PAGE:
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Complete Valley Of The Kings Hardcover – Nov 1 1996

4.7 out of 5 stars 13 customer reviews

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Harry Potter and the Cursed Child
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Product Details

  • Hardcover: 1 pages
  • Publisher: Thames and Hudson (Nov. 1 1996)
  • Language: English
  • ISBN-10: 0500050805
  • ISBN-13: 978-0500050804
  • Product Dimensions: 26.2 x 20.1 x 2.3 cm
  • Shipping Weight: 1.1 Kg
  • Average Customer Review: 4.7 out of 5 stars 13 customer reviews
  • Amazon Bestsellers Rank: #365,262 in Books (See Top 100 in Books)
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Product Description

Review

"A richly illustrated, reasonably priced account of the burial sites of Egypt's greatest rulers."

From the Back Cover

Here is the definitive account of the Valley of the Kings, visited by millions of tourists and famous throughout the world as the burial place of the great New Kingdom pharaohs. Some eighty tombs were dug in the valley at the height of Egyptian power more than 3,000 years ago, their chambers stocked with incredible treasures and decorated with magnificent wall paintings. It was here, in 1922, that Howard Carter stumbled upon the virtually intact tomb of the boy-king, Tutankhamun. Recently the valley has made international headlines with the discovery of the burial chapels of Ramesses the Great's many sons; The Complete Valley of the Kings is the first book to publish an account of these remarkable findings. Reeves and Wilkinson, both acknowledged authorities on the valley, bring together the art, archaeology and history in one exciting account. --This text refers to the Paperback edition.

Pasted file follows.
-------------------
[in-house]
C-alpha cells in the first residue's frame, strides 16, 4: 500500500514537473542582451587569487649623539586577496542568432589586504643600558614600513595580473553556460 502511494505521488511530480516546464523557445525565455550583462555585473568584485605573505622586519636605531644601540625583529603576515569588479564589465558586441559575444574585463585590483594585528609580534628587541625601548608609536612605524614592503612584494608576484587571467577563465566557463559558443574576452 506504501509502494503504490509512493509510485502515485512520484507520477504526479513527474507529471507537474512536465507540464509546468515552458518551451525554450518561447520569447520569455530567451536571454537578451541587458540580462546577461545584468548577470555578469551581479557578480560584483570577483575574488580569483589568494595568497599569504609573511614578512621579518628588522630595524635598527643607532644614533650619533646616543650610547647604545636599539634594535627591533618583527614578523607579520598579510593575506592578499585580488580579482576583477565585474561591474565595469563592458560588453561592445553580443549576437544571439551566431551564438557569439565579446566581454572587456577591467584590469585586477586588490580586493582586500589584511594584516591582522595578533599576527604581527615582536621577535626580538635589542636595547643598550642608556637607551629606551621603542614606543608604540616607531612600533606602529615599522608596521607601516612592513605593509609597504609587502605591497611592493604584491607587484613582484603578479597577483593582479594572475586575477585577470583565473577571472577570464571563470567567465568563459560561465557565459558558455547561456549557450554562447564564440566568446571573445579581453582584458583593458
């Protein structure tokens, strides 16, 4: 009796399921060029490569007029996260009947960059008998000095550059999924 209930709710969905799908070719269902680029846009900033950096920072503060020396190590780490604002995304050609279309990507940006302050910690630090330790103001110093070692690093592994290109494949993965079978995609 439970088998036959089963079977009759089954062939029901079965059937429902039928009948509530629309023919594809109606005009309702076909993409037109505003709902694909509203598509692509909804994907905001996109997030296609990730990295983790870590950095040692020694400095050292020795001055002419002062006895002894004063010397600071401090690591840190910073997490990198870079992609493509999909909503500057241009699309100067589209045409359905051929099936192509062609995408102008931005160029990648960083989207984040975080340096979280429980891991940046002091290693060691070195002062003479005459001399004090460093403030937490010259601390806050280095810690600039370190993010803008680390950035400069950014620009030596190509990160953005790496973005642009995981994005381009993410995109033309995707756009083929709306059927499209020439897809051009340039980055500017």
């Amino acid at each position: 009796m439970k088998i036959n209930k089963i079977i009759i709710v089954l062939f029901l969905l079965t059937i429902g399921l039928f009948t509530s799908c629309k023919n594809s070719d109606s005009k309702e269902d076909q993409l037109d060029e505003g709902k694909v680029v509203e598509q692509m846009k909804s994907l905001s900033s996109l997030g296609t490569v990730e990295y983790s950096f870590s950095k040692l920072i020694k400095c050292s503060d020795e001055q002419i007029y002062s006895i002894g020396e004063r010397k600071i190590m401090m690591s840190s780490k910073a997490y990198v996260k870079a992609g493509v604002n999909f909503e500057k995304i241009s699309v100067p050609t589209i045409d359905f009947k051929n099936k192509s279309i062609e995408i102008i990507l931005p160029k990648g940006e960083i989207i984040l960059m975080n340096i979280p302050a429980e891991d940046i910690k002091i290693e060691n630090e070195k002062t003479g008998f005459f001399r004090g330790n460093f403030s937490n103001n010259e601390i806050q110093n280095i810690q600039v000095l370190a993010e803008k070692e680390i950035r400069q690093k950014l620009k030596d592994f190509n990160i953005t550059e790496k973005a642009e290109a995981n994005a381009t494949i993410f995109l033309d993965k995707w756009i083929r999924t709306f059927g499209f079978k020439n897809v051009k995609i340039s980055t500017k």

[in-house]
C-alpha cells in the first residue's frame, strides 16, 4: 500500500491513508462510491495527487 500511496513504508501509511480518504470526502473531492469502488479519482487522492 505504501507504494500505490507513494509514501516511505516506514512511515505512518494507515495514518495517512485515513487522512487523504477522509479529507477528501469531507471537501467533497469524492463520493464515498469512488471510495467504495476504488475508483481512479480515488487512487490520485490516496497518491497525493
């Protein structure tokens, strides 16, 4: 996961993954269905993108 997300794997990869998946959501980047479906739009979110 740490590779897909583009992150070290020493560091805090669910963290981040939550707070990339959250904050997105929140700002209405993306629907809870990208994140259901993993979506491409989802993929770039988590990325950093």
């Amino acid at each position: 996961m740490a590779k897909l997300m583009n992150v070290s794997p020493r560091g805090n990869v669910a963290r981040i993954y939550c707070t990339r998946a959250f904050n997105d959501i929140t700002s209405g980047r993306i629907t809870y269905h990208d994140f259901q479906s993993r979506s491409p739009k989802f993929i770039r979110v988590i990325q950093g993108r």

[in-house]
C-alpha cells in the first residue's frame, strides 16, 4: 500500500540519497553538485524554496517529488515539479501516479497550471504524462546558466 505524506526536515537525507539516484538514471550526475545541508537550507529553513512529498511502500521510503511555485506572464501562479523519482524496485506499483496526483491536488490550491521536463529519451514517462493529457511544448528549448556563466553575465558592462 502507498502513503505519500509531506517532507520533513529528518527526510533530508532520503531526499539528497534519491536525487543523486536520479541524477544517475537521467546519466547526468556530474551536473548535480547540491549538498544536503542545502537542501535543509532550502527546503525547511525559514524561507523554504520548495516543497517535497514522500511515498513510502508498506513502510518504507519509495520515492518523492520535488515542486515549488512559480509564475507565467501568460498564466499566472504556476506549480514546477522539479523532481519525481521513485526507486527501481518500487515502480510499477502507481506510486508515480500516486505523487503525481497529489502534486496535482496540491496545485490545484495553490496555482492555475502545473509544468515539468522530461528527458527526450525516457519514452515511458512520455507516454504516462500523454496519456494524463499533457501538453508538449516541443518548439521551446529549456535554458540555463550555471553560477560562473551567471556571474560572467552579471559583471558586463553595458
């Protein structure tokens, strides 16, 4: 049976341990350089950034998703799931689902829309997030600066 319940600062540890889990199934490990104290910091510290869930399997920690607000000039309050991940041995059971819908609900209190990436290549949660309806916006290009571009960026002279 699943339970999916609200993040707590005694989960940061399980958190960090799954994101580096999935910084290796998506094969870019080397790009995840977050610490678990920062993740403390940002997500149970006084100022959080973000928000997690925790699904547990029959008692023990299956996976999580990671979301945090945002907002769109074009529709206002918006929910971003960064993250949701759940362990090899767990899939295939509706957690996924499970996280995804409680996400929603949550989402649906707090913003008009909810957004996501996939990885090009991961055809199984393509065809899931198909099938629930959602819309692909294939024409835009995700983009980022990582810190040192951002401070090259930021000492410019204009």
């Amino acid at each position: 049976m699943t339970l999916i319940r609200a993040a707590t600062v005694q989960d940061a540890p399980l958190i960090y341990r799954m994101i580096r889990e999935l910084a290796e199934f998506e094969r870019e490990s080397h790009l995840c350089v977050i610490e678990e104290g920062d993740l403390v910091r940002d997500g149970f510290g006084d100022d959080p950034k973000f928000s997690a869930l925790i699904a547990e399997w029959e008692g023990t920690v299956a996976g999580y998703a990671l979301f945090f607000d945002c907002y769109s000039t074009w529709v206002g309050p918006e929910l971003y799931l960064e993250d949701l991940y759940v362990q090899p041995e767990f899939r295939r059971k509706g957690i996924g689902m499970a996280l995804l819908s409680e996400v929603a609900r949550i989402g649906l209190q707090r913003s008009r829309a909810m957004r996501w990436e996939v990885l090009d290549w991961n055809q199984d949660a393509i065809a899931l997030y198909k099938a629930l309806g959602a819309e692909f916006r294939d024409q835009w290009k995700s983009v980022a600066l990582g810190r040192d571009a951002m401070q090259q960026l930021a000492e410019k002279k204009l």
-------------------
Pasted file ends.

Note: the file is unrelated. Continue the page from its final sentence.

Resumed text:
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Format: Hardcover
The Complete Valley of the Kings is a very well-researched, well-written, well-illustrated, and well-organized book. Everything from the topographic and the geologic maps of the valley through the religious and archeological history of the valley were interesting (and sometimes depressing, considering what some of those early adventurers and so-called scholars did to the place). The information on the dismantling of the Valley at the end of the 20th and beginning of the 21st Dynasty was especially interesting. Of course, the stars of the book were the tombs themselves. The architecture, decoration and history of each tomb is given as fully as possible. My only reservation in regards to this book lies in the authors having made up their minds on the identity of the controversial mummy in KV55 and airily dismissing as unimportant any evidence that contradicts their theory. Such inflexible partiality calls for a cautious approach to any other "definite" conclusions the authors draw. Otherwise, the book is inarguably informative and entertaining, except for the fact that the authors consistently and annoyingly use the Greek forms of the pharaoh's names (such as the Greek Sethos instead of Seti). Other than that, the book really is almost completely perfect.
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Format: Hardcover
I was engrossed for days when I first got this book. The attention to detail is staggering, 'complete' in every sense of the word. With excellent maps and background information the authors prepare the way gently with analysis and discussion of general methods of tomb building and the belief system behind it. What I found particularly useful was a history of the tomb diggers and archaeologists who discovered (and plundered) the tombs, going all the way up to Theodore M Davies and of course Howard Carter. Their methods, desires and successes underscore the rest of the book: the tombs themselves and help to put a human face on the ancient world of the Pharaohs.